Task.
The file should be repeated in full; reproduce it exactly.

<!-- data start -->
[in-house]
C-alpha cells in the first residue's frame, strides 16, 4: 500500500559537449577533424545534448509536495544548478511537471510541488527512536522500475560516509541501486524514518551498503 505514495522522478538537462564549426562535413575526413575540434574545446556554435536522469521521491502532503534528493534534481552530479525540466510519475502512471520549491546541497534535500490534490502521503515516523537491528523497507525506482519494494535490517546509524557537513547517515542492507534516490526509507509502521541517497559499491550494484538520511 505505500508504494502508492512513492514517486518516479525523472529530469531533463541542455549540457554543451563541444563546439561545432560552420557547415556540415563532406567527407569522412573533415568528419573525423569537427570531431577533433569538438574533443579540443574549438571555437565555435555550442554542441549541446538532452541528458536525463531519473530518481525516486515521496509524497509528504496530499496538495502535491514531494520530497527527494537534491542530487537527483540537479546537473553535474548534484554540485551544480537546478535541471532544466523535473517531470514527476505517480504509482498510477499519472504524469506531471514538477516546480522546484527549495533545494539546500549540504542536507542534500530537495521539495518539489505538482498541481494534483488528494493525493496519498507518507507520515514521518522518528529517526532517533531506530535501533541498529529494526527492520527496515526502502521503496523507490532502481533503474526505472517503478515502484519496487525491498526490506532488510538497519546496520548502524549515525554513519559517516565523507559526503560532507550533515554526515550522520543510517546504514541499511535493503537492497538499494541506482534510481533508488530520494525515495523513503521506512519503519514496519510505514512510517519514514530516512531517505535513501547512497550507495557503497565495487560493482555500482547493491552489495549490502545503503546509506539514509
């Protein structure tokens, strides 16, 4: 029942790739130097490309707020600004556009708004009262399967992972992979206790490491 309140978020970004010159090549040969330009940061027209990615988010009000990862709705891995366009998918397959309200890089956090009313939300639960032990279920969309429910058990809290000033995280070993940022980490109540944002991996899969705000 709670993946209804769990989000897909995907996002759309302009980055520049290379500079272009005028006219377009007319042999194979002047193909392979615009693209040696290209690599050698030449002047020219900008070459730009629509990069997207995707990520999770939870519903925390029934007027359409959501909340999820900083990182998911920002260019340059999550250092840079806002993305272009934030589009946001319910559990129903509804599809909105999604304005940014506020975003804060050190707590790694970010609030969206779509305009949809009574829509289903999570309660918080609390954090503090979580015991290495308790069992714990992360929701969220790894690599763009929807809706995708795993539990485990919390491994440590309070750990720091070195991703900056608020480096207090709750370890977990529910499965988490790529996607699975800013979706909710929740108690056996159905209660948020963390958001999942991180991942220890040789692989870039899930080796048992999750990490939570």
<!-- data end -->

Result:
[in-house]
C-alpha cells in the first residue's frame, strides 16, 4: 500500500559537449577533424545534448509536495544548478511537471510541488527512536522500475560516509541501486524514518551498503 505514495522522478538537462564549426562535413575526413575540434574545446556554435536522469521521491502532503534528493534534481552530479525540466510519475502512471520549491546541497534535500490534490502521503515516523537491528523497507525506482519494494535490517546509524557537513547517515542492507534516490526509507509502521541517497559499491550494484538520511 505505500508504494502508492512513492514517486518516479525523472529530469531533463541542455549540457554543451563541444563546439561545432560552420557547415556540415563532406567527407569522412573533415568528419573525423569537427570531431577533433569538438574533443579540443574549438571555437565555435555550442554542441549541446538532452541528458536525463531519473530518481525516486515521496509524497509528504496530499496538495502535491514531494520530497527527494537534491542530487537527483540537479546537473553535474548534484554540485551544480537546478535541471532544466523535473517531470514527476505517480504509482498510477499519472504524469506531471514538477516546480522546484527549495533545494539546500549540504542536507542534500530537495521539495518539489505538482498541481494534483488528494493525493496519498507518507507520515514521518522518528529517526532517533531506530535501533541498529529494526527492520527496515526502502521503496523507490532502481533503474526505472517503478515502484519496487525491498526490506532488510538497519546496520548502524549515525554513519559517516565523507559526503560532507550533515554526515550522520543510517546504514541499511535493503537492497538499494541506482534510481533508488530520494525515495523513503521506512519503519514496519510505514512510517519514514530516512531517505535513501547512497550507495557503497565495487560493482555500482547493491552489495549490502545503503546509506539514509
């Protein structure tokens, strides 16, 4: 029942790739130097490309707020600004556009708004009262399967992972992979206790490491 309140978020970004010159090549040969330009940061027209990615988010009000990862709705891995366009998918397959309200890089956090009313939300639960032990279920969309429910058990809290000033995280070993940022980490109540944002991996899969705000 709670993946209804769990989000897909995907996002759309302009980055520049290379500079272009005028006219377009007319042999194979002047193909392979615009693209040696290209690599050698030449002047020219900008070459730009629509990069997207995707990520999770939870519903925390029934007027359409959501909340999820900083990182998911920002260019340059999550250092840079806002993305272009934030589009946001319910559990129903509804599809909105999604304005940014506020975003804060050190707590790694970010609030969206779509305009949809009574829509289903999570309660918080609390954090503090979580015991290495308790069992714990992360929701969220790894690599763009929807809706995708795993539990485990919390491994440590309070750990720091070195991703900056608020480096207090709750370890977990529910499965988490790529996607699975800013979706909710929740108690056996159905209660948020963390958001999942991180991942220890040789692989870039899930080796048992999750990490939570």